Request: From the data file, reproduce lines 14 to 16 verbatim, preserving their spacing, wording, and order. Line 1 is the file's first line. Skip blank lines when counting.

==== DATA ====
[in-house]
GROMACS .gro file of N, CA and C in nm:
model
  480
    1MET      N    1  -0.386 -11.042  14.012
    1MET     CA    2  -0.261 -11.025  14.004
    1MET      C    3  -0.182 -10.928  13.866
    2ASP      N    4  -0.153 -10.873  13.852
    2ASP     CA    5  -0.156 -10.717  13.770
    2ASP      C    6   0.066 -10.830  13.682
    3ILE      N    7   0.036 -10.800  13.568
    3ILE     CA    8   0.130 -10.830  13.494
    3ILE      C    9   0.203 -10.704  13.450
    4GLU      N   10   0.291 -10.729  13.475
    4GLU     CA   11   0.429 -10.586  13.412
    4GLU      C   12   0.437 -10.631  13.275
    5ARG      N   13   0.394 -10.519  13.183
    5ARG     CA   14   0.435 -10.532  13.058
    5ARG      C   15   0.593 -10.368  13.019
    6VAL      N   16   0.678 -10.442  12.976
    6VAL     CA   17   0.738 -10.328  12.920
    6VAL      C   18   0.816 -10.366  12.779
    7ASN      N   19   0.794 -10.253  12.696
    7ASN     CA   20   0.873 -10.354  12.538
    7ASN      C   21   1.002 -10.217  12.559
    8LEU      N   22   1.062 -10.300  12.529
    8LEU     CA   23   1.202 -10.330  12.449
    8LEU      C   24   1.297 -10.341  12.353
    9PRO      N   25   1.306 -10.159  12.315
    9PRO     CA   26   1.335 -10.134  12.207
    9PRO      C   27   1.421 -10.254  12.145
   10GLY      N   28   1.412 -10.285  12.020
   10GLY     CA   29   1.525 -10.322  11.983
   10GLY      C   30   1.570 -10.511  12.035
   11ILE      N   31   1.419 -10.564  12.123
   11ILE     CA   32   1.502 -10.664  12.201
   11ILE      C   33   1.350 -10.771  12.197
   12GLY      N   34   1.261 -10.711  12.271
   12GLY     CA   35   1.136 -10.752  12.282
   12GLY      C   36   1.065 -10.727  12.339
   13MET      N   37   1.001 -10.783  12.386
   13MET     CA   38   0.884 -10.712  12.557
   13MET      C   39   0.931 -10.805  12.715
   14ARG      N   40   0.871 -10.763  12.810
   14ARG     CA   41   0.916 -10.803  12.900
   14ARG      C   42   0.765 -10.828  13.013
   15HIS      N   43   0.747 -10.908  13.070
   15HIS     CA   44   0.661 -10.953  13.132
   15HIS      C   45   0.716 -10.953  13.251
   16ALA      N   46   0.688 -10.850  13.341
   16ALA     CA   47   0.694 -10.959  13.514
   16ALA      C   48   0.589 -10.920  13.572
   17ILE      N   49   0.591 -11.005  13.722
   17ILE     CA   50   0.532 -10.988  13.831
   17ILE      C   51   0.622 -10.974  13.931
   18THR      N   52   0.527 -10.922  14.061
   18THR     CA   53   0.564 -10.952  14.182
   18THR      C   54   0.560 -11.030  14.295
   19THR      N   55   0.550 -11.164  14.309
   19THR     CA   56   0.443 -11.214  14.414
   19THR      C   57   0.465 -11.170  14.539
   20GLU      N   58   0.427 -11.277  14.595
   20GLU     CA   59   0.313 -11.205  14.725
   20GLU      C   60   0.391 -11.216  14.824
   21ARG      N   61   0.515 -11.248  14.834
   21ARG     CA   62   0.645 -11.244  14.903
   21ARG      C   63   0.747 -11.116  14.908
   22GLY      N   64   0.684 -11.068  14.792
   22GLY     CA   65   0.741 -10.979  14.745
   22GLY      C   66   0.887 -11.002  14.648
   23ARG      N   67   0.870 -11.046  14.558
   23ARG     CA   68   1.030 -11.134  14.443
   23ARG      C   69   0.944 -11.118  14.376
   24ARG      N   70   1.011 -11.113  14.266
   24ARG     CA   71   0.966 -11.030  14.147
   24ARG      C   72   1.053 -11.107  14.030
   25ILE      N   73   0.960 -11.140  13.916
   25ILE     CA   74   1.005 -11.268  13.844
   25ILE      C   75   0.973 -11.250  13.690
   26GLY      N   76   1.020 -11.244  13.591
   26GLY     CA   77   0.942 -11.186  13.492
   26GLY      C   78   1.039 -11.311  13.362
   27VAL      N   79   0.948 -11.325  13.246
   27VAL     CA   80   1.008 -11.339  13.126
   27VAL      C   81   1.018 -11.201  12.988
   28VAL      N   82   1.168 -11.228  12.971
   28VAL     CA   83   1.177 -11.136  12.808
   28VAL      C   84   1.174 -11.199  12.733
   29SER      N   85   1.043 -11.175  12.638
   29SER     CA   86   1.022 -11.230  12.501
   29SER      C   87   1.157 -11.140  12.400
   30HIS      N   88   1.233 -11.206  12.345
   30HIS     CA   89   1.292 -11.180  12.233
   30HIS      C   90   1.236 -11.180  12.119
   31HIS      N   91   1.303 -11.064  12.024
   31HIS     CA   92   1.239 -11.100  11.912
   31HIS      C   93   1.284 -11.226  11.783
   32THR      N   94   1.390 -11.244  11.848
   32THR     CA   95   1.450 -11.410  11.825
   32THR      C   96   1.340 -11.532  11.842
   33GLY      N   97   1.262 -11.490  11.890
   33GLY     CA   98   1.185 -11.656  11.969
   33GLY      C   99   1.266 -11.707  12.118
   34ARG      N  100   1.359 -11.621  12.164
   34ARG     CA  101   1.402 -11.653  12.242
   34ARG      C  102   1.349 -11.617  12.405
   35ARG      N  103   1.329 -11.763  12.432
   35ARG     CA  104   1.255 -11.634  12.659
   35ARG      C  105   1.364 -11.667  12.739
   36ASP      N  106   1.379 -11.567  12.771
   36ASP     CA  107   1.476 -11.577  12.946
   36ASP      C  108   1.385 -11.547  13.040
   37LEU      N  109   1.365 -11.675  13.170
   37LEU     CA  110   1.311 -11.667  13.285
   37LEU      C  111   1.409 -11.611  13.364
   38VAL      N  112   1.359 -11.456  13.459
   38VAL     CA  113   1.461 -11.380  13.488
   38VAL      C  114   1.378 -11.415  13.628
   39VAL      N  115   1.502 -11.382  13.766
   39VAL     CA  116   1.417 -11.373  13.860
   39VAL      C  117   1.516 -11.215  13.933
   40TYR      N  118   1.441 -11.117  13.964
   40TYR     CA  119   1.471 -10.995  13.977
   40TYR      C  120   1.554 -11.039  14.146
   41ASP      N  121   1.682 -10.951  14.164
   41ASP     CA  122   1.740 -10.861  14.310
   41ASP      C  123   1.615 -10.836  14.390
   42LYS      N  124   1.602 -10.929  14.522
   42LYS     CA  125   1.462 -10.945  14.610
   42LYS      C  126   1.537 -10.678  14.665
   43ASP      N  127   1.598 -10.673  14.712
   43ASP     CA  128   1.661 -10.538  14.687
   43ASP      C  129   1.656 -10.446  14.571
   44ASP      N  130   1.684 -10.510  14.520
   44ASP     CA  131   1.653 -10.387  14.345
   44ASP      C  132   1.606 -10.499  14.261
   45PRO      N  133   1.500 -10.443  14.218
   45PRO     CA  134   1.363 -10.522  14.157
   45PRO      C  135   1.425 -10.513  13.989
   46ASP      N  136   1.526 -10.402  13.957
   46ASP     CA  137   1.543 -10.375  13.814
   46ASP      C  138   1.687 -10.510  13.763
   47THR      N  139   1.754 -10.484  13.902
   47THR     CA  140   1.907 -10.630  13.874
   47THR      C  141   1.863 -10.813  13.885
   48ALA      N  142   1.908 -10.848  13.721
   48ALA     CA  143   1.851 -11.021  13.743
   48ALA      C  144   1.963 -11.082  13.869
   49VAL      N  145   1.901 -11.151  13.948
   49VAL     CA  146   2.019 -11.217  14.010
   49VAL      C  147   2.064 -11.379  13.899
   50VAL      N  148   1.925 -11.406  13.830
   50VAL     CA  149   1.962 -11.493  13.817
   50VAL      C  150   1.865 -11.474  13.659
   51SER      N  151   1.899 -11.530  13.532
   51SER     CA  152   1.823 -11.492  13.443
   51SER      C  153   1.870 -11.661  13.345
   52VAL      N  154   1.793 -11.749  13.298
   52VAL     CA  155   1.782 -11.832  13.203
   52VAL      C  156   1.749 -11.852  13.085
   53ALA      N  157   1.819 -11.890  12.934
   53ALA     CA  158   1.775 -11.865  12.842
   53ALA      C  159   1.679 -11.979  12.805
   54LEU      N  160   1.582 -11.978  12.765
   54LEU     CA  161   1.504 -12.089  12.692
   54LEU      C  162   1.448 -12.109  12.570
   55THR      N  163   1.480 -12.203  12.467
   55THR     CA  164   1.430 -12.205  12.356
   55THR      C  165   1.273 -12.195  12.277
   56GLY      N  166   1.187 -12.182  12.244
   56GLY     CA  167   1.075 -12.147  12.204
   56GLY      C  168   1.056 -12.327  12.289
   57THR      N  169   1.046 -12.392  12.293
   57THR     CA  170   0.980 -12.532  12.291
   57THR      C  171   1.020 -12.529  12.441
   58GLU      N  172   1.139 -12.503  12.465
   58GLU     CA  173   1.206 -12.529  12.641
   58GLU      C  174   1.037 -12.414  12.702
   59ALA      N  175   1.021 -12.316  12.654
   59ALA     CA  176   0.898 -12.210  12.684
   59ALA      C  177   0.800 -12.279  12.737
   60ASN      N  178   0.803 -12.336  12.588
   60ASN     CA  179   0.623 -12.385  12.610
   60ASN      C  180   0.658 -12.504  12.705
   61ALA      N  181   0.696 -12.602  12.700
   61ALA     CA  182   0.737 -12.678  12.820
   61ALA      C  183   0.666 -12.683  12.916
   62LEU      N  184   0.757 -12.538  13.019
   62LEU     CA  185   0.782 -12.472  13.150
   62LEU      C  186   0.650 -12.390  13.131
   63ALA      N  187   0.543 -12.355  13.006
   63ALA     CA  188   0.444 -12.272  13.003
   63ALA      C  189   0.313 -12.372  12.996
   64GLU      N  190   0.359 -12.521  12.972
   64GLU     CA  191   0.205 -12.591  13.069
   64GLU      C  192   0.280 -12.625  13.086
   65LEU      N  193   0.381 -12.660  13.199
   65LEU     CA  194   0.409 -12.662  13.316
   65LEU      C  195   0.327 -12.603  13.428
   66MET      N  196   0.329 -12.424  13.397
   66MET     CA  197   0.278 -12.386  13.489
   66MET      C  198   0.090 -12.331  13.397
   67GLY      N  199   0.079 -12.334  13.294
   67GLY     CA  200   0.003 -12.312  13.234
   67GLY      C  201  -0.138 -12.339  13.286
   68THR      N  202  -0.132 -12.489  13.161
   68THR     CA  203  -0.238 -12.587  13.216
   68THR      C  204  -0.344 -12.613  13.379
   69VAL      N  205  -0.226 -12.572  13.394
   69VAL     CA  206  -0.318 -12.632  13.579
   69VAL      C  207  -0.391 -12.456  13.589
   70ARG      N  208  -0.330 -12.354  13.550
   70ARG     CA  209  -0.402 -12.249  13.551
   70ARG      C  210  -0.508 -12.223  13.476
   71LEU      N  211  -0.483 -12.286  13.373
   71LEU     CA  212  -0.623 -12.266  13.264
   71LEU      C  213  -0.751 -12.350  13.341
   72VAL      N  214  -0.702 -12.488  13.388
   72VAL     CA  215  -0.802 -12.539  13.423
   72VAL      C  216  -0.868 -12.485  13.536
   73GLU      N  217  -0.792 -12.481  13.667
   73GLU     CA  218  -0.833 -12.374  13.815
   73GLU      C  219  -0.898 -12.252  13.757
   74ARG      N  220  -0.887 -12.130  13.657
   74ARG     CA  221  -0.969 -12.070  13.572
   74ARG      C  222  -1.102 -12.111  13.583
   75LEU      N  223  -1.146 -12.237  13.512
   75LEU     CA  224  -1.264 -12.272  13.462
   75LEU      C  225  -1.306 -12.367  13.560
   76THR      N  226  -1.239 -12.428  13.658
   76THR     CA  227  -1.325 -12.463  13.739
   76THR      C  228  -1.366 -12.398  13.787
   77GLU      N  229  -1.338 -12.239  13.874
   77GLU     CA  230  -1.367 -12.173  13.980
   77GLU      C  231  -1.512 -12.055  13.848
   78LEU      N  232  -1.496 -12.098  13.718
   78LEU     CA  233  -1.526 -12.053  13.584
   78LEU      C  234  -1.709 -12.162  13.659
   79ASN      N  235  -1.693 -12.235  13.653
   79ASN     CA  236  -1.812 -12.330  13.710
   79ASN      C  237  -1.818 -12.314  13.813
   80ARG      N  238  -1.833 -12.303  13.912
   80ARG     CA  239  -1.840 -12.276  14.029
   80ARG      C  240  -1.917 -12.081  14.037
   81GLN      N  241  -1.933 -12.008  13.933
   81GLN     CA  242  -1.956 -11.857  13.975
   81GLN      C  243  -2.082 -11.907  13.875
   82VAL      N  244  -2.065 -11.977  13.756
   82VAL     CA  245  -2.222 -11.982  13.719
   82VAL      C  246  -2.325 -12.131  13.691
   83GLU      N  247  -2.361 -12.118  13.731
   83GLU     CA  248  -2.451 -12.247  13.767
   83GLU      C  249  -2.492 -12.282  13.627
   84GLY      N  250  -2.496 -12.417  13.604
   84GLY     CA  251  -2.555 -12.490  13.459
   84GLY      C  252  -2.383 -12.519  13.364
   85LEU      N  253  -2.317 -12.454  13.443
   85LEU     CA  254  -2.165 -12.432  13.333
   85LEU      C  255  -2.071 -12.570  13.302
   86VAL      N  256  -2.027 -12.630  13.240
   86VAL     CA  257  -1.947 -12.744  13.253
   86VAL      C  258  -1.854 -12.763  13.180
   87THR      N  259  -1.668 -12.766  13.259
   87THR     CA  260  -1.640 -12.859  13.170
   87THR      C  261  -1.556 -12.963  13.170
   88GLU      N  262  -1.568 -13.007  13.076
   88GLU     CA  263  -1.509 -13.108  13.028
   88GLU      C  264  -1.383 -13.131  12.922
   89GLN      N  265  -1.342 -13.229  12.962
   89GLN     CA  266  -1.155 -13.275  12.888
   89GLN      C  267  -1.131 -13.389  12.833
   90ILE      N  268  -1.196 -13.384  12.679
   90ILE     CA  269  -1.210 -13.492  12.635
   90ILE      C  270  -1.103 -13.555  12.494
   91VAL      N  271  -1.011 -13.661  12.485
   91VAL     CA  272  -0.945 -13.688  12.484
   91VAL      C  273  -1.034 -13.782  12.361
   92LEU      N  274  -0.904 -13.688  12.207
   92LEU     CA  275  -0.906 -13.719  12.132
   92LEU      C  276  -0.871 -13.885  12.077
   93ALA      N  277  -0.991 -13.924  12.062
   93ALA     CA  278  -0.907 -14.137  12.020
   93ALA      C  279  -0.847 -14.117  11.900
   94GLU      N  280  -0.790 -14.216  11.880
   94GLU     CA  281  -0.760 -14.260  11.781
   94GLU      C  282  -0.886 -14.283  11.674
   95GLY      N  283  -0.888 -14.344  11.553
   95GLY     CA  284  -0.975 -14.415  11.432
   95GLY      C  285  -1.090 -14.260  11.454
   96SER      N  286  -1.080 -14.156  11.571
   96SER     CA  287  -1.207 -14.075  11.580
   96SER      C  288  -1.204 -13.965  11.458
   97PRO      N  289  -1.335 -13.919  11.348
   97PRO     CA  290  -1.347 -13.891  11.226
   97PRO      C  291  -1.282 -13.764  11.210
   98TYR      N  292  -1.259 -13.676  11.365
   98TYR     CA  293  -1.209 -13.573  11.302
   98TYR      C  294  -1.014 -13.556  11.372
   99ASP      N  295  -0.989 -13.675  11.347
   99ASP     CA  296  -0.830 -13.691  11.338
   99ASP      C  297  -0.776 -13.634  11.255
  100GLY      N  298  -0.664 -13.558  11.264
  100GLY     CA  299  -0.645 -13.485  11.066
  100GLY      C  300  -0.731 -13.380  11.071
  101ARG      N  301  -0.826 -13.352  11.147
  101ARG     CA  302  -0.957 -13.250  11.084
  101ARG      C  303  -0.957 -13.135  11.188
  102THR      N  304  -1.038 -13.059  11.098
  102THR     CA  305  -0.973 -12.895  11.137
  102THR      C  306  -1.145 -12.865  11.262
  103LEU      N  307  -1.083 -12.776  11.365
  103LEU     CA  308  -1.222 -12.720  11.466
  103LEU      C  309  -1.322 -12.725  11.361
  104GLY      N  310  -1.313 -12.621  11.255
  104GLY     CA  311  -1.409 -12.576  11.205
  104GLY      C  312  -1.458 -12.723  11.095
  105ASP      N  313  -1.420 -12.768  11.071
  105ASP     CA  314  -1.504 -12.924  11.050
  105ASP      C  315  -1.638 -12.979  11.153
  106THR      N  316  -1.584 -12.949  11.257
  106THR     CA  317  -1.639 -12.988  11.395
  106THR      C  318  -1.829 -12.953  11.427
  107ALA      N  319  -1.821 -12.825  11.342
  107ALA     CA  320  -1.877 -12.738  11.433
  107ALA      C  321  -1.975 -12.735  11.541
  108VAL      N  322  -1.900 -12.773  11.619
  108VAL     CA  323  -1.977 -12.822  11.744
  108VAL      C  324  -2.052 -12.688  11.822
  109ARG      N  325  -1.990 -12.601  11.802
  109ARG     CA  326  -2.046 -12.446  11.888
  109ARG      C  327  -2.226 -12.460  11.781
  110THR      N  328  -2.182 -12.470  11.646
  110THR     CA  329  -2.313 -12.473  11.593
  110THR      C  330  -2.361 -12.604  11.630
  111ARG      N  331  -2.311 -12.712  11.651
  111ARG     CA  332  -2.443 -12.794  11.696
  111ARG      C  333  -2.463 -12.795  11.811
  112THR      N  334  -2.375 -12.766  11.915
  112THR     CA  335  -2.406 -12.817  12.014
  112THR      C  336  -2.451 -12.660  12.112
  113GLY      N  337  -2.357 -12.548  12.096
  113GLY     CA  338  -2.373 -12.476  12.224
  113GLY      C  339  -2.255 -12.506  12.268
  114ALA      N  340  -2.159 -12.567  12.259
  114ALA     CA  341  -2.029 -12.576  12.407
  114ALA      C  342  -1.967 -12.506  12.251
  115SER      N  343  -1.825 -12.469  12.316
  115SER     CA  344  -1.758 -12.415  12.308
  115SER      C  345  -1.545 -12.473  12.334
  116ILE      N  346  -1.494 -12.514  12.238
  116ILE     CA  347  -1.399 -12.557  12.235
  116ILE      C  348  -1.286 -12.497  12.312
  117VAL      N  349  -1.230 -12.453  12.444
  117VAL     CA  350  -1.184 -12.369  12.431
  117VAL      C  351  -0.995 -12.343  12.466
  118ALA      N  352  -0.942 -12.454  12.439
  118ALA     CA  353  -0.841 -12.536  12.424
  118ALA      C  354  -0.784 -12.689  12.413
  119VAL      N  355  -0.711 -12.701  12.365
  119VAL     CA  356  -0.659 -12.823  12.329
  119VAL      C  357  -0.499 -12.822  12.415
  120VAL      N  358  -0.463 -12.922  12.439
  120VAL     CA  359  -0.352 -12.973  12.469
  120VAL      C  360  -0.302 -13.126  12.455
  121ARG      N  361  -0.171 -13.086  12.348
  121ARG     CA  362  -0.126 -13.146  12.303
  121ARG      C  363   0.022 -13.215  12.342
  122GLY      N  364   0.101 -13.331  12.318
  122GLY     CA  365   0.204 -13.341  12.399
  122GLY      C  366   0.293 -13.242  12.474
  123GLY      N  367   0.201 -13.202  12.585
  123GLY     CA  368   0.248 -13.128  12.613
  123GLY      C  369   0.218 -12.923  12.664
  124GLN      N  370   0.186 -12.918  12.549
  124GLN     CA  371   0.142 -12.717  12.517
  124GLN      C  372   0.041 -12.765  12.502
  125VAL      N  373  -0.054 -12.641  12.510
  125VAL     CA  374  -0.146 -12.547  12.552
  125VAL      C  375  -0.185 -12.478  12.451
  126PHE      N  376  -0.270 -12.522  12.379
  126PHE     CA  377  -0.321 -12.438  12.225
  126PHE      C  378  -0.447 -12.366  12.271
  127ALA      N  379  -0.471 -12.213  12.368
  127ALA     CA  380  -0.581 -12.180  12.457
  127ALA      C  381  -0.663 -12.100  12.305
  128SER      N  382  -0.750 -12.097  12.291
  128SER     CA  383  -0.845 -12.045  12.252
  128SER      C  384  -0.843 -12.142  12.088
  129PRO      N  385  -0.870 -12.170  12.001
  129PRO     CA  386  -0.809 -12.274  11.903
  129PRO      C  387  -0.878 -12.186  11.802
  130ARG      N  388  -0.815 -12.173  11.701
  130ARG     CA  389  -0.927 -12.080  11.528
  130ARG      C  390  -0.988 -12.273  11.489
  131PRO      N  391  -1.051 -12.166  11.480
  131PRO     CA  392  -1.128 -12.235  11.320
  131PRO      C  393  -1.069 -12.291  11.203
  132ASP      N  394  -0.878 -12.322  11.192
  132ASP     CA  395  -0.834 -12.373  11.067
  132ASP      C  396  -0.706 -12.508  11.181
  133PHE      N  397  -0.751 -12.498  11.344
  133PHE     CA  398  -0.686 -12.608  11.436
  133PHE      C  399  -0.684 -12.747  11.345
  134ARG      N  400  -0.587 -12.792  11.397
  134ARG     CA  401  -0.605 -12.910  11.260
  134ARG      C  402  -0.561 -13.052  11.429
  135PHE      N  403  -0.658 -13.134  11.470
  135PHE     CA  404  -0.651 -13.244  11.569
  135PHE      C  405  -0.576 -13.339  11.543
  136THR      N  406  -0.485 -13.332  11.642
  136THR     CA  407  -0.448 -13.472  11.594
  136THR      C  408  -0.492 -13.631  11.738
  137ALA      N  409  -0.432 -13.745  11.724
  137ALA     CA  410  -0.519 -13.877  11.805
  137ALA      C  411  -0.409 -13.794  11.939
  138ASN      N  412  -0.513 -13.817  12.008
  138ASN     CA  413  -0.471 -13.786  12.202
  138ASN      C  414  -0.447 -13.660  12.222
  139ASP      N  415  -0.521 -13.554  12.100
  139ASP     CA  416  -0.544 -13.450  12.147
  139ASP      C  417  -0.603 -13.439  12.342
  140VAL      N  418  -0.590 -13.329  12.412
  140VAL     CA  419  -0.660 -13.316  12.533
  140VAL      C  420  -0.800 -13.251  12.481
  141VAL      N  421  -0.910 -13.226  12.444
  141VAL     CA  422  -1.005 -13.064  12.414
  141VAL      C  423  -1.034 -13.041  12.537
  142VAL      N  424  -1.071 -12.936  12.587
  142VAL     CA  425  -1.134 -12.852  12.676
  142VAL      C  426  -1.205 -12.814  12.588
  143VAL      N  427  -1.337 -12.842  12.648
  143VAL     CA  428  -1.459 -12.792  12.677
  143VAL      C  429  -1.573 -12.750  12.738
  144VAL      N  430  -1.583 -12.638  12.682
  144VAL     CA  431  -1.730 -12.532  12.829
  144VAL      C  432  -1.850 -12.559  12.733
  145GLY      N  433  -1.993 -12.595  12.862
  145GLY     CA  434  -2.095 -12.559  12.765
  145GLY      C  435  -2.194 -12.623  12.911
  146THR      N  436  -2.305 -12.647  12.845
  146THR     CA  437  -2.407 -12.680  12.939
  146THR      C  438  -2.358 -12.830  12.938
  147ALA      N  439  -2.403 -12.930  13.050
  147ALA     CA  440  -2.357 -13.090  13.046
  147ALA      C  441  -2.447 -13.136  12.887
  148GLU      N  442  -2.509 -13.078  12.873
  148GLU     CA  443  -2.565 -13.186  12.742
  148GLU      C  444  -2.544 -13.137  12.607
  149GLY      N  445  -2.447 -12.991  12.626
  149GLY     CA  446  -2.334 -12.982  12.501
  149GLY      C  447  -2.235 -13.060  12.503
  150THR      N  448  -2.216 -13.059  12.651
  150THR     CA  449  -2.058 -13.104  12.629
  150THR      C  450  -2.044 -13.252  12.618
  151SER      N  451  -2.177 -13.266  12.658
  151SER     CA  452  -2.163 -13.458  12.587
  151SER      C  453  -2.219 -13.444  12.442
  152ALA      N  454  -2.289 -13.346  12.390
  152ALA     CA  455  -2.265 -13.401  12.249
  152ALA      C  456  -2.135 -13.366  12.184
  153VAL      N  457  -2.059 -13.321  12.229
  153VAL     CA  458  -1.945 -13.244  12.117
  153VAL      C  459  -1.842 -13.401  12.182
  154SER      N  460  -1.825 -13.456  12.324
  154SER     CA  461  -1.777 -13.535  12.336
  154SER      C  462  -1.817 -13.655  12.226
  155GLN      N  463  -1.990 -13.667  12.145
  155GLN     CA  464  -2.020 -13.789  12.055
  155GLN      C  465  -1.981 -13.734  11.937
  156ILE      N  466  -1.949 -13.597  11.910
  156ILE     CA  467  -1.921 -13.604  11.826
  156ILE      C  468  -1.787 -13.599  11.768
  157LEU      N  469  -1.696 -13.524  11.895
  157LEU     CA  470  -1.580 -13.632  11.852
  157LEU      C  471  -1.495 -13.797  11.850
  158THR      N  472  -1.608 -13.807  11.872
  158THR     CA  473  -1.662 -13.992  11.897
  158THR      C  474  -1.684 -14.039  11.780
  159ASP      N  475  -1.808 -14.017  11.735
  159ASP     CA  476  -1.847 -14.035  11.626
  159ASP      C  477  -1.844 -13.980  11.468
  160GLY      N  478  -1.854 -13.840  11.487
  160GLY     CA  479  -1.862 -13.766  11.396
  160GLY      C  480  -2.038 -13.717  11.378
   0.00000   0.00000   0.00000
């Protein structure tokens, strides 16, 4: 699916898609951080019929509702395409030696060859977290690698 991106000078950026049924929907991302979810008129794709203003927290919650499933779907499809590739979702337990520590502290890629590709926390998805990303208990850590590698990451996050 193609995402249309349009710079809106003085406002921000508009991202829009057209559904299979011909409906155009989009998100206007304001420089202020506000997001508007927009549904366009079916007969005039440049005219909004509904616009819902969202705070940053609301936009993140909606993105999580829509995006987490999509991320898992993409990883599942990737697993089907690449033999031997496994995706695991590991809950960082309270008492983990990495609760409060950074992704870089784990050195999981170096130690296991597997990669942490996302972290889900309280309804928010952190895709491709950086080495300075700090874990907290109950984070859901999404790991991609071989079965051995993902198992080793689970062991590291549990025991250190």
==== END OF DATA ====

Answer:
    4GLU      N   10   0.291 -10.729  13.475
    4GLU     CA   11   0.429 -10.586  13.412
    4GLU      C   12   0.437 -10.631  13.275